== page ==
Good Times & a Bucket of Slugs: July 4 in Small-Town Alaska

Golf Cart on Parade

“Give me your tired, your poor, your hallibut masses…”

Having lived for years in Philadelphia — a city that makes the most of its powdered wig-era history — I associate the Fourth of July with vast crowds contained by police barricades and televised spectacles involving pop stars and politicians.

As you might imagine, Tenakee Springs celebrates Independence Day a bit differently.  Here the Fourth is a DIY community fun-fest.  People look forward to it for weeks, and many residents pitch in to help make it an enjoyable holiday for all.  Of course, fireworks, burgers, and American flags feature prominently.  But there is also grilled halibut fresh from the ocean.  A slug-slinging contest.  And the Alaskan weather is just chilly enough to demand a coat and hat. 

A cloudy day on Tenakee Inlet.

As per tradition, the holiday kicked off with a five-minute parade including kids on star-spangled bikes and local musicians playing banjo and accordion.

Banjo and Accordion Players

Excellent music!

Following a hearty potluck feast, the games began!  Residents and visitors of all ages competed in races including the giant undie race and the slow bike race.  (My husband and I joined in the egg toss and the men vs. women tug-of-war, which the men won just barely.)

Like a three-legged race, but with a giant pair of underwear!

All ages can participate!

And then there was the Slug-Slinging Contest.

European black slugs — an invasive species here — are the most reviled animal in Tenakee due to their habit of destroying peoples’ gardens.   Residents have devised all manner of ways to kill them.  Some people collect the slugs and drop them into a salty slug-slurry.  Others have built miniature electric fences around their gardens intended to fry the slugs.  Mostly people stomp them on sight, but because the slugs are cannibalistic, their corpses only draw more slugs into town.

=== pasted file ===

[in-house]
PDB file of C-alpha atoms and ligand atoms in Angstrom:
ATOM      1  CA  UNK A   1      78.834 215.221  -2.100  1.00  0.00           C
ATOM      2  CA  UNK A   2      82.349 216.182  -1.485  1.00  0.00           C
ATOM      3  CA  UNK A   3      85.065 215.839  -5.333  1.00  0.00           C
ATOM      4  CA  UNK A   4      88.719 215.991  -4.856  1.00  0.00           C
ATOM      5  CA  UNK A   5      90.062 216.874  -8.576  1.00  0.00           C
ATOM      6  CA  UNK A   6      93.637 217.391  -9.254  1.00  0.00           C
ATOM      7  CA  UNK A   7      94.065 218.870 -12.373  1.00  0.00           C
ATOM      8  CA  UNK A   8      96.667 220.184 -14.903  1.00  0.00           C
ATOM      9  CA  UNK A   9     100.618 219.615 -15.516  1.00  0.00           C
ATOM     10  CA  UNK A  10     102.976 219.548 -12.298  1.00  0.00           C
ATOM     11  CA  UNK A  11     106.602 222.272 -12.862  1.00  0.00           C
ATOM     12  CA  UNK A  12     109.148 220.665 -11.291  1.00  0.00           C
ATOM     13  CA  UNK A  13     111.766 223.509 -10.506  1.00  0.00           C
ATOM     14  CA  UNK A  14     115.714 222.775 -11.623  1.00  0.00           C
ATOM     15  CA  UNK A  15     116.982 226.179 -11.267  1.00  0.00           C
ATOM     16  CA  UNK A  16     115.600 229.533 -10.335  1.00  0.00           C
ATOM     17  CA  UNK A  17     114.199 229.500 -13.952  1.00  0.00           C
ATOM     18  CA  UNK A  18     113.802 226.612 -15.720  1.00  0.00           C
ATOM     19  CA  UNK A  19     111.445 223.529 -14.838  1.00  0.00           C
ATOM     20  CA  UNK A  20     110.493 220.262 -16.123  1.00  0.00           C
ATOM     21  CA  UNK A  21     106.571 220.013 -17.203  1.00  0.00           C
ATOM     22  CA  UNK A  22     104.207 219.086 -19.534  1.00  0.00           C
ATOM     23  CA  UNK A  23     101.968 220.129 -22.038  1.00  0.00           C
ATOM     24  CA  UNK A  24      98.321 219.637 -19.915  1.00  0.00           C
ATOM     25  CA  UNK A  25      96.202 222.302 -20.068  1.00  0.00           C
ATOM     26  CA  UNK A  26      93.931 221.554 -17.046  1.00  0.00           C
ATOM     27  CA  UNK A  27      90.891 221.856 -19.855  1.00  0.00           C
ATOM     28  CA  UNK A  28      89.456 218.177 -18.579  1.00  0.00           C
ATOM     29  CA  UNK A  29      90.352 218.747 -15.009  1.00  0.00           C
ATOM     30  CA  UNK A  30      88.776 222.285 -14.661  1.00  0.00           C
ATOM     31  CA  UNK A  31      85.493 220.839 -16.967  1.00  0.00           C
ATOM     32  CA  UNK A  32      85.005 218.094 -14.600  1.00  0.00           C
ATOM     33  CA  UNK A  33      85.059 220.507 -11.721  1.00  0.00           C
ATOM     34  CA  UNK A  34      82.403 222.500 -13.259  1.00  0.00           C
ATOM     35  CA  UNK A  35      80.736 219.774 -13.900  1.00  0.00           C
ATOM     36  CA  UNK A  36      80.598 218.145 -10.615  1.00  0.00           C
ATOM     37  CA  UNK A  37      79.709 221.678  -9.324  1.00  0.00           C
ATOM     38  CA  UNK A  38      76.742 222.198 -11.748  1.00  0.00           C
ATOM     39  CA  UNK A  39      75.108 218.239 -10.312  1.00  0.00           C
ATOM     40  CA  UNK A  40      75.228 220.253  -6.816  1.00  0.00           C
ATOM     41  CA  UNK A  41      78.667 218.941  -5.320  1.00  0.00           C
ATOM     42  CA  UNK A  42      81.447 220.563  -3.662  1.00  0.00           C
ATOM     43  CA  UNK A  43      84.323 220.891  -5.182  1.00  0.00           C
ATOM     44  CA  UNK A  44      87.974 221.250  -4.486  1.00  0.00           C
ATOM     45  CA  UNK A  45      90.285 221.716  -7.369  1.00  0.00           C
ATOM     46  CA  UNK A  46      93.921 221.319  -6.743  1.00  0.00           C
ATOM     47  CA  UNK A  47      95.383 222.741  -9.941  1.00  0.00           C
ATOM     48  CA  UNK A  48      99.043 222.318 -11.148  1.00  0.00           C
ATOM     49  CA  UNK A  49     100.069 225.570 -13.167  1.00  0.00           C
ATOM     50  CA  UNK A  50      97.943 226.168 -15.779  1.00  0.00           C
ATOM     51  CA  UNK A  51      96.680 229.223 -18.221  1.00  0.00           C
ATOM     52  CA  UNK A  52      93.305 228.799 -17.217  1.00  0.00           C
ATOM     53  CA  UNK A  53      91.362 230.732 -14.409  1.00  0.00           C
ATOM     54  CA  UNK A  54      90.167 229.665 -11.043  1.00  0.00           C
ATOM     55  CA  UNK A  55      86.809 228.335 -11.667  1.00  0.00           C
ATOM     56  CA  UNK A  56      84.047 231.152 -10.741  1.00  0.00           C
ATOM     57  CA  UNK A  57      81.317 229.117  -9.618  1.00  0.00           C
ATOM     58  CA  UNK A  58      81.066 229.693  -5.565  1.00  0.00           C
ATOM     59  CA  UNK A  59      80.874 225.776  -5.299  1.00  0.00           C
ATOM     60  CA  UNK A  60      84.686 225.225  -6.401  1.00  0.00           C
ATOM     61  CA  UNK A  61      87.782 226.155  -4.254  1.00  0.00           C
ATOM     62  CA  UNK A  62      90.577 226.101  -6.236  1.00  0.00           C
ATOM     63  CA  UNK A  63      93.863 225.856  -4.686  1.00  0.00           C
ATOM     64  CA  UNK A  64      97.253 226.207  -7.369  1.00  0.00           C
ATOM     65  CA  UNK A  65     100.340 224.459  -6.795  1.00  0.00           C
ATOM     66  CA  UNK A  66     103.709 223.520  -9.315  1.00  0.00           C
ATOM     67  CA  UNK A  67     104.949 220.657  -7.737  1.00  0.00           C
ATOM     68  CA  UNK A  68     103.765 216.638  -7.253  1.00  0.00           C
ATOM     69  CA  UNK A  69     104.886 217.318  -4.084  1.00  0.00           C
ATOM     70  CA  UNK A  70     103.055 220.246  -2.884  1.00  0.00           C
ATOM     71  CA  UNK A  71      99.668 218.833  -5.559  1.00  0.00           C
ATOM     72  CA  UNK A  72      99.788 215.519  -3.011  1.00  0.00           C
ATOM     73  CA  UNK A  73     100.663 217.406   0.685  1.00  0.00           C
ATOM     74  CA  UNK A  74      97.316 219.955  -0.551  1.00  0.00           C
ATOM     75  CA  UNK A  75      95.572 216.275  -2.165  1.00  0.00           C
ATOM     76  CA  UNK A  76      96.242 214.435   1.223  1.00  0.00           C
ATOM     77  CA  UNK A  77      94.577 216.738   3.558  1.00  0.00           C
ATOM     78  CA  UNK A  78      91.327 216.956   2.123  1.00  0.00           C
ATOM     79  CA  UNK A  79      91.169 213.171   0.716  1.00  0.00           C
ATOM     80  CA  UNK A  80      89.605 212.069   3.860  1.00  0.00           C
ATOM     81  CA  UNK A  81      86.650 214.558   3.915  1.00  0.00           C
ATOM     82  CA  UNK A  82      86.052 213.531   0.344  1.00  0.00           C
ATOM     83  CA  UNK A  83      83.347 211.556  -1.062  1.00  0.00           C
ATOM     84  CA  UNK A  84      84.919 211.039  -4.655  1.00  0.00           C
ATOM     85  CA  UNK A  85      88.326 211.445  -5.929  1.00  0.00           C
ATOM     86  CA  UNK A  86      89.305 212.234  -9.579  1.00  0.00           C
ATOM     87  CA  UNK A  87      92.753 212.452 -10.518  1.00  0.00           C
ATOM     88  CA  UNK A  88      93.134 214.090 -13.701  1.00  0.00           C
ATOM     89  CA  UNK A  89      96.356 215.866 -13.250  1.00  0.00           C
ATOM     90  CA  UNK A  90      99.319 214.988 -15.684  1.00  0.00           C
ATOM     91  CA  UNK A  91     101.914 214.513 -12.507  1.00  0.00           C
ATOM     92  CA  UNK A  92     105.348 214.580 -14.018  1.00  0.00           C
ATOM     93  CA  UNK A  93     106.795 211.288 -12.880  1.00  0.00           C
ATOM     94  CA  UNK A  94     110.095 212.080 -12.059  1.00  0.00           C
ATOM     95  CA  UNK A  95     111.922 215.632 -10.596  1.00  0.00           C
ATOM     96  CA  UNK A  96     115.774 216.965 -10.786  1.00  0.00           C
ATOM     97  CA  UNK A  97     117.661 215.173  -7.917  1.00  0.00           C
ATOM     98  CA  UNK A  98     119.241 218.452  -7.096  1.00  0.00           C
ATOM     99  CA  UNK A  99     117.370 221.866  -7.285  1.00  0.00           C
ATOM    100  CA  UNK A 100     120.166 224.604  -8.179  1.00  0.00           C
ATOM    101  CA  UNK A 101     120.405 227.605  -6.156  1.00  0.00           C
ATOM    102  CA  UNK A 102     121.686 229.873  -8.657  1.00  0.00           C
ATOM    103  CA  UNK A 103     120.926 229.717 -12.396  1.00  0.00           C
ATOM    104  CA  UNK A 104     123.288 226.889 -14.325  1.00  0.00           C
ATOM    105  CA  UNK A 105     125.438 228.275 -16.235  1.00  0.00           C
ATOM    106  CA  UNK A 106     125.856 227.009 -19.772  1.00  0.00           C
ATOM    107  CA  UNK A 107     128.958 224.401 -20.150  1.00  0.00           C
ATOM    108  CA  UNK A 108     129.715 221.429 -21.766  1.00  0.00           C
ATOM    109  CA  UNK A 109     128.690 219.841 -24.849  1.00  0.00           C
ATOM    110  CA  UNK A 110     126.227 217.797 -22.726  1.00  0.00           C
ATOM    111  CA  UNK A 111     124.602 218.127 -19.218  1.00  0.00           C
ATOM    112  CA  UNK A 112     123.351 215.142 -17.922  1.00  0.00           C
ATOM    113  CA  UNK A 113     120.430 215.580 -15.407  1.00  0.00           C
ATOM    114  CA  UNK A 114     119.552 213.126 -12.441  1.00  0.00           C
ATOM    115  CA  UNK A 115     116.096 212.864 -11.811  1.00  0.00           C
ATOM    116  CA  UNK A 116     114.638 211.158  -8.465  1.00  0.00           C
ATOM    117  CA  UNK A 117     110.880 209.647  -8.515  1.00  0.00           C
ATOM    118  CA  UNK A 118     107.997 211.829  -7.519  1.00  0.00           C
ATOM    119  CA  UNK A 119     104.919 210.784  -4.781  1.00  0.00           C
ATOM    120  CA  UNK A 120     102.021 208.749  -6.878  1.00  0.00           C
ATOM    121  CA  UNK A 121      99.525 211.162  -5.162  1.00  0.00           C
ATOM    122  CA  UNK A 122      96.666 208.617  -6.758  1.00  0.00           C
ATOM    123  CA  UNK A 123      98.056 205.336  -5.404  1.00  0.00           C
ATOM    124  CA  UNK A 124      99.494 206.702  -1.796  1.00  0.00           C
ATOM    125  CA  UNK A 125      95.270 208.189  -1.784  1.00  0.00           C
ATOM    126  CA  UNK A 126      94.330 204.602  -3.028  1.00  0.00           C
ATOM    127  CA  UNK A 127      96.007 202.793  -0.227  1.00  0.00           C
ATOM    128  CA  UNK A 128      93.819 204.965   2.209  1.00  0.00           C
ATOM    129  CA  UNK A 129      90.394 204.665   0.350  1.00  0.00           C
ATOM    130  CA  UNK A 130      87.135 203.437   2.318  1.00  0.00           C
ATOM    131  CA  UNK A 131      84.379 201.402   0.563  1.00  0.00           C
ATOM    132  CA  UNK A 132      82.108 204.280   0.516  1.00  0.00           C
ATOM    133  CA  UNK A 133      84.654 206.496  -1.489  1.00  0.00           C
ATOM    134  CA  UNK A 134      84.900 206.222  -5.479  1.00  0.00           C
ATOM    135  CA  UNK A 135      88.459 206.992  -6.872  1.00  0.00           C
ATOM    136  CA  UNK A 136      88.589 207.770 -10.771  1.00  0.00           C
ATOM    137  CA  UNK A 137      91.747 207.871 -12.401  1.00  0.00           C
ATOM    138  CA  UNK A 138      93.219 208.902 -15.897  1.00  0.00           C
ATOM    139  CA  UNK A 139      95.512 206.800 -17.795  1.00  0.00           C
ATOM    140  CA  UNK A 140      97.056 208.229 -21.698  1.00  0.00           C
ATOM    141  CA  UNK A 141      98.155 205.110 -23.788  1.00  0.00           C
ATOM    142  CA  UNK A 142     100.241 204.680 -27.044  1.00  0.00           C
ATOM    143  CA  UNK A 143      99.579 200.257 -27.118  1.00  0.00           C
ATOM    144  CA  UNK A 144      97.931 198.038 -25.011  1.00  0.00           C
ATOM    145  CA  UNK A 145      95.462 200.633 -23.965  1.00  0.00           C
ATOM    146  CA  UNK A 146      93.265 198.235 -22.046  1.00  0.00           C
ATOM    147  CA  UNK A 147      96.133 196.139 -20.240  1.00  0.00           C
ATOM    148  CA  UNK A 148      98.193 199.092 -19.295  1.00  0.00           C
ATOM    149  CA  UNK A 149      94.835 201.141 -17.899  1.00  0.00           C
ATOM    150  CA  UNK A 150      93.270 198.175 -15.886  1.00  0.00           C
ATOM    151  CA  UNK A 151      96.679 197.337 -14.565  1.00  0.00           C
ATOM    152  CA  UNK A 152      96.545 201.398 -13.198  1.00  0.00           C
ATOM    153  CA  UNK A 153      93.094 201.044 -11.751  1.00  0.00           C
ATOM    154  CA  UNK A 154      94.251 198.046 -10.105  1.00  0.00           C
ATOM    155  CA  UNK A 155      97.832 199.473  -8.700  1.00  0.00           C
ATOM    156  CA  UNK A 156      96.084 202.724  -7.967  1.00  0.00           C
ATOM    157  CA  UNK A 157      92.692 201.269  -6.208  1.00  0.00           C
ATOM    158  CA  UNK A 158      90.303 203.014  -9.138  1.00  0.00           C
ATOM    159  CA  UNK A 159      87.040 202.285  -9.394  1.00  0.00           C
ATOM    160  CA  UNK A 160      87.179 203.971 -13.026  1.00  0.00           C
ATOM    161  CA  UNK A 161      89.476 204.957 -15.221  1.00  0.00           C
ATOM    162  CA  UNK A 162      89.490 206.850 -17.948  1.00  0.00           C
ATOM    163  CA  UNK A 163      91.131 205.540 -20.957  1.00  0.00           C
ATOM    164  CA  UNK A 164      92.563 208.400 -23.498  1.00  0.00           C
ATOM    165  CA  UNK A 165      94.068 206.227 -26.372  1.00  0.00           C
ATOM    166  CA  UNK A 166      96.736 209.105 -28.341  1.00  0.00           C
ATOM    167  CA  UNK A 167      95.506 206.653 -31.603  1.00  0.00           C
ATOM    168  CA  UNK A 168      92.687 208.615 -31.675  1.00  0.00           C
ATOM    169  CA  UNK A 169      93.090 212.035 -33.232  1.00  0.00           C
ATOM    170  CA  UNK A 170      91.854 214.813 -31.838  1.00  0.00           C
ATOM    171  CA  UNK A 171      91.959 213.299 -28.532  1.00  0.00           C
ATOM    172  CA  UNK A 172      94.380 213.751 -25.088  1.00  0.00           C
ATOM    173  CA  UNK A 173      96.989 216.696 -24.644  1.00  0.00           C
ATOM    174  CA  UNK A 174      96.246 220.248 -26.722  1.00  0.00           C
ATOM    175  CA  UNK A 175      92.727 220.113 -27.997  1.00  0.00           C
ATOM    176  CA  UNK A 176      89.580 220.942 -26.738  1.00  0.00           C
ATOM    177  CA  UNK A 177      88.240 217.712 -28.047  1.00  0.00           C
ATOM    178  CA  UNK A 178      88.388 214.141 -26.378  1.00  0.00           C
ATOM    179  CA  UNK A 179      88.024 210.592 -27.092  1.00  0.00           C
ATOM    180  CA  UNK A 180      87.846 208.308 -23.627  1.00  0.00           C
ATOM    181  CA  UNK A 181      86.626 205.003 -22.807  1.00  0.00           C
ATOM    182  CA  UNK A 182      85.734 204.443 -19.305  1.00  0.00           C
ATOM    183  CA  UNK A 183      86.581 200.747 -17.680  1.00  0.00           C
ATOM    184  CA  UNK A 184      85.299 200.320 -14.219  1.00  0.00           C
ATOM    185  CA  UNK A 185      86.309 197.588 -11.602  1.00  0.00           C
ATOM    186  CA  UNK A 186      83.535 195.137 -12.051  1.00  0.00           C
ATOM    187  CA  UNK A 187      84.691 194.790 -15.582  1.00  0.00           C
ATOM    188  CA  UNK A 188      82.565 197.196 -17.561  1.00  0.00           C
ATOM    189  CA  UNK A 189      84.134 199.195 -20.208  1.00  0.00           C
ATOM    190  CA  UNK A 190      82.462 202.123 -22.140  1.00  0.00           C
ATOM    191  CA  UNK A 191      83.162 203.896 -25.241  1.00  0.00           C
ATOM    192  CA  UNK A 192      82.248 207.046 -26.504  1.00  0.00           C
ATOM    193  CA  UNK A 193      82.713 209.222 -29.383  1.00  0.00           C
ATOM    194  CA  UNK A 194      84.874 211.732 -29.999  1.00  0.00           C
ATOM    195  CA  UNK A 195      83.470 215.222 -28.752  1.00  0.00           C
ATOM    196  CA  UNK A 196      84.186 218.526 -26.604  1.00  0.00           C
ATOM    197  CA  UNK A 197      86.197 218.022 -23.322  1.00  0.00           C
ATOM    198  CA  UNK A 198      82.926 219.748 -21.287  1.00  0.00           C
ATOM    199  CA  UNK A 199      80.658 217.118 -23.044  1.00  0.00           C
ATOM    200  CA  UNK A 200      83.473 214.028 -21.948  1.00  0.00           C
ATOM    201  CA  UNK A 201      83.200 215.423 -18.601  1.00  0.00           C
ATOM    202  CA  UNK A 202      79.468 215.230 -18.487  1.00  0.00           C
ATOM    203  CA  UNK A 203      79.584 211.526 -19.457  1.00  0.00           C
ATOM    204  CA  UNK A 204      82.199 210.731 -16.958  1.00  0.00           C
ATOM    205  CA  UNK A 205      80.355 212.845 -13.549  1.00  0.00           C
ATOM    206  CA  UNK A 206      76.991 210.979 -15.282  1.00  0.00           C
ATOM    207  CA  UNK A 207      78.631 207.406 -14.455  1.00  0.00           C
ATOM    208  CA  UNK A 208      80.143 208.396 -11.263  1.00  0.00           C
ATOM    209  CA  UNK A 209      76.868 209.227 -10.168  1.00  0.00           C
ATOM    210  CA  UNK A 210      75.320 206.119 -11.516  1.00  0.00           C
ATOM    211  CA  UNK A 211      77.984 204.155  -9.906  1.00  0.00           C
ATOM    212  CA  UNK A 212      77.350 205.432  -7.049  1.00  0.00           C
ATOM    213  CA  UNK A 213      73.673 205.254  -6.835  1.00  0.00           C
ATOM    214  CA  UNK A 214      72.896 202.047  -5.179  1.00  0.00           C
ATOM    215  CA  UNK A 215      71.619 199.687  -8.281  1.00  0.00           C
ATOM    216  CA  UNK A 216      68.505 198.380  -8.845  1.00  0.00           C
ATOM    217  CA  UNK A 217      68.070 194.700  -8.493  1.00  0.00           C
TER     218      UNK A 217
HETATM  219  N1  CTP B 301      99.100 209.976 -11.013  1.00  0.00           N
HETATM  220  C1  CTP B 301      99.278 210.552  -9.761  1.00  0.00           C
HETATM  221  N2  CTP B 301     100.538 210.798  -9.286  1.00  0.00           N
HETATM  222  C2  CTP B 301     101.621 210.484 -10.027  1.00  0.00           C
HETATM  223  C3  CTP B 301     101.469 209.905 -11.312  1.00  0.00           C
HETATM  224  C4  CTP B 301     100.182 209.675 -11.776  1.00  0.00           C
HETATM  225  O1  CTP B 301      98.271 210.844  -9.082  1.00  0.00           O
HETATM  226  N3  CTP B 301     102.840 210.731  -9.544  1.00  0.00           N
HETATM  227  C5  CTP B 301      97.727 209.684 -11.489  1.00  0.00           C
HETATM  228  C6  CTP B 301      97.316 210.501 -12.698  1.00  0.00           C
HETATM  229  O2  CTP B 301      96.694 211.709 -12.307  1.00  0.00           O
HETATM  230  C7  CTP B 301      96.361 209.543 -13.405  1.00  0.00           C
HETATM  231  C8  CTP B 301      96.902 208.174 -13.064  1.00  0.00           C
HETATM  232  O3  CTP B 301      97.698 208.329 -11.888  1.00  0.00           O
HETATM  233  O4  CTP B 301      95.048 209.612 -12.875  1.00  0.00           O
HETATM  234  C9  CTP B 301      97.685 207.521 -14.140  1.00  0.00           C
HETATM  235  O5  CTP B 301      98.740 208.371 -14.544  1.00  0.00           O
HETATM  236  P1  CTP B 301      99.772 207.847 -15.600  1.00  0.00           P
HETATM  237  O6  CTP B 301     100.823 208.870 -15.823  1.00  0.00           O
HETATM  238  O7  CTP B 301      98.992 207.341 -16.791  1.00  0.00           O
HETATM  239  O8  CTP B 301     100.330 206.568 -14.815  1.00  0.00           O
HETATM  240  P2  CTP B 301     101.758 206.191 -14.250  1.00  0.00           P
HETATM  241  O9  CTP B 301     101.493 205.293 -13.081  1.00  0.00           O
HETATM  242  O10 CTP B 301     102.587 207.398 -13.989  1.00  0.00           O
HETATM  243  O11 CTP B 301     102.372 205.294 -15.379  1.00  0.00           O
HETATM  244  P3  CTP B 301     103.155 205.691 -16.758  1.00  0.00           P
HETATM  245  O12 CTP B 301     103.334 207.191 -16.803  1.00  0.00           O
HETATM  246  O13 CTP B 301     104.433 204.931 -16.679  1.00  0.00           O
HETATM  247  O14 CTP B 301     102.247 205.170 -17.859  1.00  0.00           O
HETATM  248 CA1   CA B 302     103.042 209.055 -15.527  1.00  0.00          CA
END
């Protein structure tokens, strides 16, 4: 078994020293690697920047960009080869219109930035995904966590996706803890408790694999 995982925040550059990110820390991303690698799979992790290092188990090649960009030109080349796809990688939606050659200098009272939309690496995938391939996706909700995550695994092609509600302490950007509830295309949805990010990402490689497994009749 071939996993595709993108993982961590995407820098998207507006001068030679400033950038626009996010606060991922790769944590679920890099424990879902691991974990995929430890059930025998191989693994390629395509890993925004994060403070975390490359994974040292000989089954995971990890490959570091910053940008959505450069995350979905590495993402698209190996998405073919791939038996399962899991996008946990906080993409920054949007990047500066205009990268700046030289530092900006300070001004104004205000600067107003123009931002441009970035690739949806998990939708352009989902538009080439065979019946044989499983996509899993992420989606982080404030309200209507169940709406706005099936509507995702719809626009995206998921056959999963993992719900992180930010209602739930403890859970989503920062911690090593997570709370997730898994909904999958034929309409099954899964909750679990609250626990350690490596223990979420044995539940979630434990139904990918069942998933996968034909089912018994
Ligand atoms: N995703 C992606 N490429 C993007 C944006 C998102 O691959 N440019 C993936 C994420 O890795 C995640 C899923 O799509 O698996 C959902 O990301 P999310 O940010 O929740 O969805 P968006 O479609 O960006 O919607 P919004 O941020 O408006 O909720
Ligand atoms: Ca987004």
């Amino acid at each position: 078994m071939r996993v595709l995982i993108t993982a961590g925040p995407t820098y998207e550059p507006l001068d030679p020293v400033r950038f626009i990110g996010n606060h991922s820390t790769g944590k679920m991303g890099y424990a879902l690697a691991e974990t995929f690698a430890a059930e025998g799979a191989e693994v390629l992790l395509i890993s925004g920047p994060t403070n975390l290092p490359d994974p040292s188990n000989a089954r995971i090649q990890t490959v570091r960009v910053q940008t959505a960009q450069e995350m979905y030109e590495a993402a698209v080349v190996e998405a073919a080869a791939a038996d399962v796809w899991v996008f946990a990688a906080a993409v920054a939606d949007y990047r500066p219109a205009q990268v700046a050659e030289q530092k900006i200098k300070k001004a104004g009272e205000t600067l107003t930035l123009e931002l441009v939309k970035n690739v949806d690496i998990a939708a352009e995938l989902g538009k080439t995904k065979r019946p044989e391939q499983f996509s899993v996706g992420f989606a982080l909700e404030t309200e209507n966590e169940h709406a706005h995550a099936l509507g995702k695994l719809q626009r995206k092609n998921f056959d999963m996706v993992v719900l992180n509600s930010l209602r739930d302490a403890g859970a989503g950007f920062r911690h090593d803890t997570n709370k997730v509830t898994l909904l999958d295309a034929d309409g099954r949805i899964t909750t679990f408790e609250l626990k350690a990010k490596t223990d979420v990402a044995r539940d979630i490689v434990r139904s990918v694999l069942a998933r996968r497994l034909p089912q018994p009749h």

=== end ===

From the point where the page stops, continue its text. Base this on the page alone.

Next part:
Black Slug

The Invasive Species.

I have not killed any yet, being something of a conscientious objector in the war on slugs.  At first they did seem like vile creatures, and I raised my shoe over the first one that crossed my path.  But when I looked more closely, I noticed the slug’s little eye-stalks waving around as it explored the world.   Instead of a garden-wrecking cannibal made out of mucus, the slug seemed like a lost wanderer.  I imagined it as a slow and weary exile from its European homeland, and after that I could not very well bring myself to stomp it.

So while I was tempted to enter the Fourth of July slug-slinging contest, I remained a neutral observer on the sidelines.  Contestants took turns impaling the hapless gastropods on a stick and competing to see who could hurl them the furthest down the dock.

Slug-Slinging Contest


Every slug cost $1 to sling; the winner kept half the pot with the other half going to fund a restoration of the old hot springs bathhouse here in town.  With the slug-slinging plus a raffle and other donations collected over the course of the day, the bathhouse fund earned more than $3,000!

To me the Fourth of July in Tenakee is a reminder that you don’t need anything fancy or expensive to put on a successful, participatory event. Tasty food, banjo music, giant underwear, and a bucketful of slugs… I will keep this lesson in mind if and when I am ever involved in coordinating museum events!

PS. For those readers interested in history, I found two images taken on the Fourth of July in Tenakee 90 years ago!  The fashions may have changed, but town still looks almost exactly the same.

Edit [July 10, 2012]: Today while processing a paper collection, I came across even more historical photos of July 4 in Tenakee!  These are from 1964.

The egg toss!

The three-legged-race and a game that involved holding string in one’s teeth (?).

1 Comment

Filed under Alaska Museum

One response to “Good Times & a Bucket of Slugs: July 4 in Small-Town Alaska

  1. Alaina Mabaso

    Love it all. Undies race particularly charming. I dream of a Fourth of July that’s cool enough to demand a hat…

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